Some months ago I discovered two divorce files for my great uncle Denis Patrick Finn, a German prisoner of war in World War One. Read his story here. There was no chance of my getting down to State Records NSW in the near future so I used the services of Marilyn Rowan who was quick and efficient. I was aware that she did NSW transcriptions but not that she also offered a document service. It was a simple matter to place my order for the two divorce files (flat fee) and within a week I had digital copies of both files (one 32 pages and the other 44 pages). Dropbox is used to deliver the files due to their size. Sadly no photographs or certificates but I did learn some new info which made me feel even sorrier for Denis.

On the way back from one of our Brisbane visits, we called in to see one of Max's first cousins, Neville Spencer - a descendant from the second marriage of his grandfather, Max is descended from the third marriage. We had never met before and the Spencer likeness was well and truly evident. We took some photos and they kindly lent me some documents to copy. I will be dropping in again next Tuesday to return their documents and to give them some of our family information. It really does pay to track down long lost cousins.

Trove Tuesday blogging is starting to get me hooked! I had a great time trying to tie up some loose ends with another one of my Carnegie families. I knew a little from family stories but not any real detail. So after a few keyword searches on names, I was able to determine the date of death of his first wife and his marriage to his second wife. Both the funeral notice and the marriage notice mentioned his WW2 service but I have never been able to find his army dossier. So this led to another search for it and the discovery of an indexing error. Read all about how I found John James Carnegie's army dossier here.

I firmly believe that one of the main reasons we can't find some people is simply because of indexing errors. This is another great example of it and of course, the trick is discovering what it has been indexed under. I love people with middle names!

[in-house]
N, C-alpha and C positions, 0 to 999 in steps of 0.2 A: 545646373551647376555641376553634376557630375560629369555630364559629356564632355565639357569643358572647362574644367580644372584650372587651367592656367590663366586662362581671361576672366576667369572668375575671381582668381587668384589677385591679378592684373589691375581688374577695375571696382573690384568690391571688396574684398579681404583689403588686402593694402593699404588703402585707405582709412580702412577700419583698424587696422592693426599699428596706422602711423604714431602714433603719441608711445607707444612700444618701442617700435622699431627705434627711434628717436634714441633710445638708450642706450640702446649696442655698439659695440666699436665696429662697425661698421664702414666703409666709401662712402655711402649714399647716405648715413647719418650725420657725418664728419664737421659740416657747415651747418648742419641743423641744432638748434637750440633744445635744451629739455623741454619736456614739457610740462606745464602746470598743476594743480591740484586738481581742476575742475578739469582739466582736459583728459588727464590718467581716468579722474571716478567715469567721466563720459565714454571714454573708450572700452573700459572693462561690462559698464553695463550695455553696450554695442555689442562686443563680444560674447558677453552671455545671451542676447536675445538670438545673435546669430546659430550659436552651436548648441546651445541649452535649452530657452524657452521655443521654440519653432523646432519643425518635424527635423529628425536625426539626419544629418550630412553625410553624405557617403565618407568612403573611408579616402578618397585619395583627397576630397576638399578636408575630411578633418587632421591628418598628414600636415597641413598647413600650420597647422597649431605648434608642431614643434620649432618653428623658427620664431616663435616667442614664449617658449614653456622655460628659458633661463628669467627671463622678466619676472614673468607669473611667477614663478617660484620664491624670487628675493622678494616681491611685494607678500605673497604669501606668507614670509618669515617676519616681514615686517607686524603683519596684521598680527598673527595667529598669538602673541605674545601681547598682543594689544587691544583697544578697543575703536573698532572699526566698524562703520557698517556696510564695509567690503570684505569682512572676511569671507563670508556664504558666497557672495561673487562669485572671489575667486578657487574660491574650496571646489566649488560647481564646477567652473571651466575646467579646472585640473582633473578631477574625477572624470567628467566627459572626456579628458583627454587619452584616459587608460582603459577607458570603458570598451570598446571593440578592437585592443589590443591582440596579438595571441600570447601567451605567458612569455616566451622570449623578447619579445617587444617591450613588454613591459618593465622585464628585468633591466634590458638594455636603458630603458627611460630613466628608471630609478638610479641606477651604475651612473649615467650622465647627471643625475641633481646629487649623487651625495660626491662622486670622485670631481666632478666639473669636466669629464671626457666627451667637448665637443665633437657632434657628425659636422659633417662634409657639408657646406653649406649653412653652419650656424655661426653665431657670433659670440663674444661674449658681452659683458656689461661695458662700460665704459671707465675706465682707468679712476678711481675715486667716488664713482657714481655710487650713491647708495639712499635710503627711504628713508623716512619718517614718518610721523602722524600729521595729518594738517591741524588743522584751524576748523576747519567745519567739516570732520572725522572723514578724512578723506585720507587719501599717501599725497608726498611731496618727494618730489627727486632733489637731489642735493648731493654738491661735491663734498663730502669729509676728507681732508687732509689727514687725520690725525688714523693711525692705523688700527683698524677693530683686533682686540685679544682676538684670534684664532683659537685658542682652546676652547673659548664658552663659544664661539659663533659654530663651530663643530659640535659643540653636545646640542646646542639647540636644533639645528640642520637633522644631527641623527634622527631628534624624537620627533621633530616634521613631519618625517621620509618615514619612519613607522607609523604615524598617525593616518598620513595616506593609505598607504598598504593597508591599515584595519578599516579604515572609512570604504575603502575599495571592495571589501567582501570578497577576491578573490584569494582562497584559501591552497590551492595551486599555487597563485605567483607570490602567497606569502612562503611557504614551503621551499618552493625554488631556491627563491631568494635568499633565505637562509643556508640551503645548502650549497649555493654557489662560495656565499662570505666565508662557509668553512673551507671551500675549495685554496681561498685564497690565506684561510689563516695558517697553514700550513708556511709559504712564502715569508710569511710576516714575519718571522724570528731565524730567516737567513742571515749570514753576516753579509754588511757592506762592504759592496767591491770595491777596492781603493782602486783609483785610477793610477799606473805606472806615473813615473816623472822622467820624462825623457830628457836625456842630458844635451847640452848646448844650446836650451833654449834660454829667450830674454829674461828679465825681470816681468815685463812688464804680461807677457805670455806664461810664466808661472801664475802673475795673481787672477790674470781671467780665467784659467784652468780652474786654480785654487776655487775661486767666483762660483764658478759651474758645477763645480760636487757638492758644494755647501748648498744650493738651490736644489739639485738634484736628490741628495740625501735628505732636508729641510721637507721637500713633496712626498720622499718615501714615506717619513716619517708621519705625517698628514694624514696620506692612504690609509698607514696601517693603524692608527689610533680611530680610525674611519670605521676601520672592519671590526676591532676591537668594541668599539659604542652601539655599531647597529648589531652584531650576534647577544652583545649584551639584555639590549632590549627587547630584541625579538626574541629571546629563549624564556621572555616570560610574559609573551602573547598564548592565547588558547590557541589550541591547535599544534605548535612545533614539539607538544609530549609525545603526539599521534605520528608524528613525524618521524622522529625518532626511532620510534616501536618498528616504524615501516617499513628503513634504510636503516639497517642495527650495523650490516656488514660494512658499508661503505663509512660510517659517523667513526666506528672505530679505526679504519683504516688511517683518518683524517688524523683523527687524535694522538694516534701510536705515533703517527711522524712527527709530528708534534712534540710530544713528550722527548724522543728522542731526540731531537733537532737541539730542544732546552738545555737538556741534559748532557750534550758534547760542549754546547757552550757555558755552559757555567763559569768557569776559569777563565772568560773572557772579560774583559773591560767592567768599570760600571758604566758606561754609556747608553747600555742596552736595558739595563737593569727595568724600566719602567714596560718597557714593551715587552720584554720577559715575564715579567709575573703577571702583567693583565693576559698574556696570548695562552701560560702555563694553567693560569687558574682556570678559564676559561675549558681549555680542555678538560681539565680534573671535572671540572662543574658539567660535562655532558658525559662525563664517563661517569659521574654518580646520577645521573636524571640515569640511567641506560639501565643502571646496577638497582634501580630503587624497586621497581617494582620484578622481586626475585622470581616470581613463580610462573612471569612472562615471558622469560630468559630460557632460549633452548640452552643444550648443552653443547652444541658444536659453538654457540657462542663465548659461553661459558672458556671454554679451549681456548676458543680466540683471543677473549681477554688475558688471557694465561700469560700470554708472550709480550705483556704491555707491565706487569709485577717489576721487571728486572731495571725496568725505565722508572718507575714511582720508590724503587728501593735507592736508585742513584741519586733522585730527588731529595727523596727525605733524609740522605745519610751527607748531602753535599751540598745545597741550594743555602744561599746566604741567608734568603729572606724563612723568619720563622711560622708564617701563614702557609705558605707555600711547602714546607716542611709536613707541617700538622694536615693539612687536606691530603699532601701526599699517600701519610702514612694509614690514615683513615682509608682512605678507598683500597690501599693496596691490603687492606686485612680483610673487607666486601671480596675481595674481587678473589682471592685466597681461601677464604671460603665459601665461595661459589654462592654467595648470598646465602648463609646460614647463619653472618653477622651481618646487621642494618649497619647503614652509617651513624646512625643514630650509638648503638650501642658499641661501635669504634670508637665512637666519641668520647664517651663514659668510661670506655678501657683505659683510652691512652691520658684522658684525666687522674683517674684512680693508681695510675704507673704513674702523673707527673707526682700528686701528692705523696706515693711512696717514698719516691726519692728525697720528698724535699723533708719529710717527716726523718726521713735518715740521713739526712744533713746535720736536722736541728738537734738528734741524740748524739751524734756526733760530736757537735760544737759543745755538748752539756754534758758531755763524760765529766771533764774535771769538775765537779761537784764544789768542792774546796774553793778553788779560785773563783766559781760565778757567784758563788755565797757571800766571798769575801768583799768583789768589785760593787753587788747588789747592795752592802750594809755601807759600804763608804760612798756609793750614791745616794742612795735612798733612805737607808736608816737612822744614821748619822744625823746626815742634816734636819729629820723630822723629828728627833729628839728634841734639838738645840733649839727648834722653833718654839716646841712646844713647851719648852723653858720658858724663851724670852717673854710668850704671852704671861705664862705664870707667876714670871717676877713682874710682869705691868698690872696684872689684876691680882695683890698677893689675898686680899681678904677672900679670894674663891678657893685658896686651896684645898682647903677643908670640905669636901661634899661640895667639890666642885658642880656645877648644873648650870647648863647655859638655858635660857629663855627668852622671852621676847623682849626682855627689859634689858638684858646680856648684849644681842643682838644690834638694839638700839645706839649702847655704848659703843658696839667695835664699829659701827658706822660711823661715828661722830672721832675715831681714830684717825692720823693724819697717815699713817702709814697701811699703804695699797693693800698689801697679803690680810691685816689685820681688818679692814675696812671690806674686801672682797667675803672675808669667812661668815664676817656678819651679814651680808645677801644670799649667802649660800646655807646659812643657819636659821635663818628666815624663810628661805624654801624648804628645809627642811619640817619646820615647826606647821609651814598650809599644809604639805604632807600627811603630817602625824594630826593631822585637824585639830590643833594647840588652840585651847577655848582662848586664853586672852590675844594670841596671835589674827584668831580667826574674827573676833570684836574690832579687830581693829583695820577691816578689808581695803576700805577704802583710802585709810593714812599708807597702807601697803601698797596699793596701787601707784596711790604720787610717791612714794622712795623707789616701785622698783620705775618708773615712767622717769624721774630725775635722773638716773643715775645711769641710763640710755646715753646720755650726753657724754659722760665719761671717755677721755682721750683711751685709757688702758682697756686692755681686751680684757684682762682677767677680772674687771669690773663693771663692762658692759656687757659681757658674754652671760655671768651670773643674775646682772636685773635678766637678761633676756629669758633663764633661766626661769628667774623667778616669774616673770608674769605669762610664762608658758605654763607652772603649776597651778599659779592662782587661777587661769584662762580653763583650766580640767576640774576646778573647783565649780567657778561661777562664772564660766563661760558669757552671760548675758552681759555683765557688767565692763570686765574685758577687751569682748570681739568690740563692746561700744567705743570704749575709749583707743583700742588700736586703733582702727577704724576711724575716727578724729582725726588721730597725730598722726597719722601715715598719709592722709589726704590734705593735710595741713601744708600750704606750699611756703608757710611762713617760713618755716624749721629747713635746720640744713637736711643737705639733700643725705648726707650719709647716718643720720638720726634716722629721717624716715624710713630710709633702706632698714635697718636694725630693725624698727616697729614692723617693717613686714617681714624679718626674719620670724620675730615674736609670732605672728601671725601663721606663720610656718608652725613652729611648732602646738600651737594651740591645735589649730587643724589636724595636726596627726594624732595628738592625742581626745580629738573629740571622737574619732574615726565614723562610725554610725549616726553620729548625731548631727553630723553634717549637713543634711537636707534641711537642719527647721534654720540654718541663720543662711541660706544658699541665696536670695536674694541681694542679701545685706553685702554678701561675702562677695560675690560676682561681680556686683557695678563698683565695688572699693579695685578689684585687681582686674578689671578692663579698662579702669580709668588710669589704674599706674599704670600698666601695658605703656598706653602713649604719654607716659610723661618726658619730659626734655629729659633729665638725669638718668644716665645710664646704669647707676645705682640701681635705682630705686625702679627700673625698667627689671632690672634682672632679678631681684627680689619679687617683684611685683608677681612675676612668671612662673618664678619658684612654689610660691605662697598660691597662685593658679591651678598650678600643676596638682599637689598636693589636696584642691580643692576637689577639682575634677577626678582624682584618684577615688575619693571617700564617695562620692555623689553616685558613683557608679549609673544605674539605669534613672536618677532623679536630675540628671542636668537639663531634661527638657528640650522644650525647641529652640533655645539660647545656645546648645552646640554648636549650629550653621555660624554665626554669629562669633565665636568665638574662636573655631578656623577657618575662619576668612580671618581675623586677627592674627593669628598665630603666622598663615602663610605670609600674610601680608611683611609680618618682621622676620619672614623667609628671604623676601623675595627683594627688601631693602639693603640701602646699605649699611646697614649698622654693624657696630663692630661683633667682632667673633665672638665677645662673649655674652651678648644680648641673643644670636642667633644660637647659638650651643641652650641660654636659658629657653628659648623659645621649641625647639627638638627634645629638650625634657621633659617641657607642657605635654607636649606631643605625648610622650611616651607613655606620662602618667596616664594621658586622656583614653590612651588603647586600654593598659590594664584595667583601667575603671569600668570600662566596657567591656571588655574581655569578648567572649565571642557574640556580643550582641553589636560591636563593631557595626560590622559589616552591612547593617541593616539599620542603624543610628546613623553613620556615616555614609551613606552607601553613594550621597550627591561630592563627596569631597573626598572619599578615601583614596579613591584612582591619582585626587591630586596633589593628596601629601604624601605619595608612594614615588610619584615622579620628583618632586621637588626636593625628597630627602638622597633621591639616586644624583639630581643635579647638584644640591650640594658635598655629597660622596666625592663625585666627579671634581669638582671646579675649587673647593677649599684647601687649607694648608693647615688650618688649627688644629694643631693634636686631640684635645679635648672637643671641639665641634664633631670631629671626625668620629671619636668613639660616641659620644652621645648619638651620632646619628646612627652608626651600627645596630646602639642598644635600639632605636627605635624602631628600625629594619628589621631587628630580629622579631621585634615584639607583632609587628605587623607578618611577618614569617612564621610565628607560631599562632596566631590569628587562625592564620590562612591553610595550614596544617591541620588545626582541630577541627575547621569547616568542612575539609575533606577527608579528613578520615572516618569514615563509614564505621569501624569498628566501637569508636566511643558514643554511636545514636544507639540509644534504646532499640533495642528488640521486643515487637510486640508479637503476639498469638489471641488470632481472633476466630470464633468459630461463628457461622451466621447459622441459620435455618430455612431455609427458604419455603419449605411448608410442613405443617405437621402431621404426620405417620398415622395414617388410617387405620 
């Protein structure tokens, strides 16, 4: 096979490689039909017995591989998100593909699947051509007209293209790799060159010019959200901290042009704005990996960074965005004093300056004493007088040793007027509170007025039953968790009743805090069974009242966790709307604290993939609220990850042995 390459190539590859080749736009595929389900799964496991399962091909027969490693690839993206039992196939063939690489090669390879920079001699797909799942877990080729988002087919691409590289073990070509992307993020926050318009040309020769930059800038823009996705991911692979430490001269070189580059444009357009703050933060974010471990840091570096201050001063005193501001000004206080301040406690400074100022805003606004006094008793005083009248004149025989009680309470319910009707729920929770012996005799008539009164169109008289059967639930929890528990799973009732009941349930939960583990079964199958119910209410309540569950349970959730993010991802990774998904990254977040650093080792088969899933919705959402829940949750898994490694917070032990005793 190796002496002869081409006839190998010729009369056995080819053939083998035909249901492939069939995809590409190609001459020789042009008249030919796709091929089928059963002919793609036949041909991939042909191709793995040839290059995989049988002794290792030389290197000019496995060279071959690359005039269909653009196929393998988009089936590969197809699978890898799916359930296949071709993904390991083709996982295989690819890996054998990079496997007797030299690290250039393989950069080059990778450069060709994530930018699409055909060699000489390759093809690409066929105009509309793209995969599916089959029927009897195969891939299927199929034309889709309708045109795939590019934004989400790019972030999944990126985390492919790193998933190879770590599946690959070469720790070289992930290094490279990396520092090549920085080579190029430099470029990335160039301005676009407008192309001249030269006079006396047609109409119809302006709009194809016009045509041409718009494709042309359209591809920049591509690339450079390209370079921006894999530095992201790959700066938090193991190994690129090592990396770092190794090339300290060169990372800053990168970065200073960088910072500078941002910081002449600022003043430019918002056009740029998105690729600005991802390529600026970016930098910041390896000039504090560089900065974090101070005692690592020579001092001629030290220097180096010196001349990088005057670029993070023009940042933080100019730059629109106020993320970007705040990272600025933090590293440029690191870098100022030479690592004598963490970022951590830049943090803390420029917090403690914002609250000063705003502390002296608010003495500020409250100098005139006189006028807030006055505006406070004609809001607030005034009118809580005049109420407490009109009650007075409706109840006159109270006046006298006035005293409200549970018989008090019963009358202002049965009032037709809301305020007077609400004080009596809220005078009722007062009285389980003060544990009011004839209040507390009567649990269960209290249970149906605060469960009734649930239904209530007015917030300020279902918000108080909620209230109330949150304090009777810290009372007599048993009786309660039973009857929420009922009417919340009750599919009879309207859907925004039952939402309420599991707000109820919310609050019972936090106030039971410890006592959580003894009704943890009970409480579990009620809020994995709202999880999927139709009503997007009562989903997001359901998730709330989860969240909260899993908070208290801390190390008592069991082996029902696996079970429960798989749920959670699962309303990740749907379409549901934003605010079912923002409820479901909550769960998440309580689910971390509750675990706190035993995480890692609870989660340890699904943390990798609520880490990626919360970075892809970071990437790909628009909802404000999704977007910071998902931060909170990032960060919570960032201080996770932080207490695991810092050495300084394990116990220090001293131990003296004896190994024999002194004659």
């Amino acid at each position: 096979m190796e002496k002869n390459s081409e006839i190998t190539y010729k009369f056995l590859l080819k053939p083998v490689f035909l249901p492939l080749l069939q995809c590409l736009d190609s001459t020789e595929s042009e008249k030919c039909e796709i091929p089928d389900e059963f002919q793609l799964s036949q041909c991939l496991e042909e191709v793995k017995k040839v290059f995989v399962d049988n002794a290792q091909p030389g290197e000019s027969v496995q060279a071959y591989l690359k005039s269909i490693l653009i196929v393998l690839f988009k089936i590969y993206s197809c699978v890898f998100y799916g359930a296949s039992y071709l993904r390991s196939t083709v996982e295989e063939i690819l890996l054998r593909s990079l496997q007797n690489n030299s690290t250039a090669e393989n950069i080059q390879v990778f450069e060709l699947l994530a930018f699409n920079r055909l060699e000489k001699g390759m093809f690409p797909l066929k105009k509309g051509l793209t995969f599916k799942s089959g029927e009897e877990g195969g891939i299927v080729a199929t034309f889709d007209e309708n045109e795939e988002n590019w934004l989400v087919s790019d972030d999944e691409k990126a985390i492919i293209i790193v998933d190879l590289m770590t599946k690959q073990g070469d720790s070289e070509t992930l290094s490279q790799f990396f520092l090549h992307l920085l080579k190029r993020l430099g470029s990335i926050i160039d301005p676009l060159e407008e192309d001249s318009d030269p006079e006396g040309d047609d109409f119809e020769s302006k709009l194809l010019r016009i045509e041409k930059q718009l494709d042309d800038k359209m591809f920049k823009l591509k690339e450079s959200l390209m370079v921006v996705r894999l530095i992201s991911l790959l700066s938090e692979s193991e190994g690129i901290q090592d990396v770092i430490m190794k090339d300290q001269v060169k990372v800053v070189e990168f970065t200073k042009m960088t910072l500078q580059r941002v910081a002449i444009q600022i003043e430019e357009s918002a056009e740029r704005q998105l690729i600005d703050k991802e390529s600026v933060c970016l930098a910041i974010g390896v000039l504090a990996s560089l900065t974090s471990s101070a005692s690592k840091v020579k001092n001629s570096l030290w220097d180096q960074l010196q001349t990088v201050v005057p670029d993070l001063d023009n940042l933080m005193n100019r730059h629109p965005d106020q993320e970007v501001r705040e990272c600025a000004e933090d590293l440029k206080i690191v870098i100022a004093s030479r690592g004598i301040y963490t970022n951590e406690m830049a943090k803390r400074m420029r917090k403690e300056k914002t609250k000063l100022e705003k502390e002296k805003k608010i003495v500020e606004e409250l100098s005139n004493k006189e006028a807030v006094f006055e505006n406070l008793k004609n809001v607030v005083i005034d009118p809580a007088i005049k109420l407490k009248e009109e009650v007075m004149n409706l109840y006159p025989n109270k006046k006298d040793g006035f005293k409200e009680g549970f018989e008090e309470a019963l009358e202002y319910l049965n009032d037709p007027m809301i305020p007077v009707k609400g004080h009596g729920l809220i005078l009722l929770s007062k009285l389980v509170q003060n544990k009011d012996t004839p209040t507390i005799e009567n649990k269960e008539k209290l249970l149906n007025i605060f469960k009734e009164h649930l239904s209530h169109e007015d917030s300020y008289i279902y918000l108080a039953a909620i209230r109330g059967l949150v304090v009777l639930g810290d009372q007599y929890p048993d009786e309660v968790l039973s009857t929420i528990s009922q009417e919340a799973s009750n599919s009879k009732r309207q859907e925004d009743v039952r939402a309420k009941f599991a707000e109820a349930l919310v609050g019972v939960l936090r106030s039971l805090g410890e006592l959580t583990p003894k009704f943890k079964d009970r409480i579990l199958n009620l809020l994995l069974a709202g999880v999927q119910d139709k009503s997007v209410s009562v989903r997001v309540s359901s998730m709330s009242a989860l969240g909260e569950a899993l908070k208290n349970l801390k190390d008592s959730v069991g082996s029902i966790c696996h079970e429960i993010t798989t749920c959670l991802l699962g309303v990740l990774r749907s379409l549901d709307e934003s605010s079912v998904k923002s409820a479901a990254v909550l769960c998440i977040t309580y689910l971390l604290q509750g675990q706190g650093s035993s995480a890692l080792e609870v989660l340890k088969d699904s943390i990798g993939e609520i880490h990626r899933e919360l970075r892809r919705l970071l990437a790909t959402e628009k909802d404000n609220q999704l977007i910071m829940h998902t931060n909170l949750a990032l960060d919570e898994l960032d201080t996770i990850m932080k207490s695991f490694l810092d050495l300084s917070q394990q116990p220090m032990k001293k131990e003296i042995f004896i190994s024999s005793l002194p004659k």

In some of my spare moments I have also been trying to keep up with Pauleen Cass and her A2Z blogging challenge in April. I know others have been doing it too but Pauleen always has catchy titles  (S for Stories and Serendipity and who doesn't love serendipity) and I find myself clicking links to find out more. See Pauleen's posts here.

Thursday afternoon I gave a talk to the monthly meeting of Caloundra Family History Research - my talk Love Sex and Damn Lies went down real well. It is always surprising when people come up afterwards and say they have similar stories. I guess we all have very human ancestors. As usual my talk is on the Resources page of my website, scroll down to Presentations.

Tomorrow I am going to the Bribie Island Seaside Museum to hear Niles Elvery talk about and display WW1 items from the State Library of Queensland's collection. Niles and I used to work together in the John Oxley Library back in the early 90s so a good chance to catch up too.

My ANZAC Day tribute this year will be to the State Library's QANZAC100 project so stay tuned for that. It is a fantastic tribute to Queenslanders who went to WW1. It is how I found my army photo of Denis Patrick Finn but unfortunately his two brothers Robert and John were not captured in this digitisation project. I must investigate further because I would love good quality images of them all.

I still have to do Week 6 of the University of Strathclyde FutureLearn online genealogy course. It is the last week so hopefully I will catch up and finish by the end of the weekend. It has been a good course and considering it was free, excellent value.

This coming week should be a little less hectic and only one planned trip to the hospital with Mum on Tuesday . As the end of the month nears I know that my deadline for my blog and magazine article for The In-Depth Genealogist is due. That will probably focus my writing time along with the ANZAC Day blog. Have a great genealogy week!

Tuesday 12 April 2016

Lots of Blogs, NFHM & Upcoming Events - Genealogy Notes 6 - 12 Apr 2016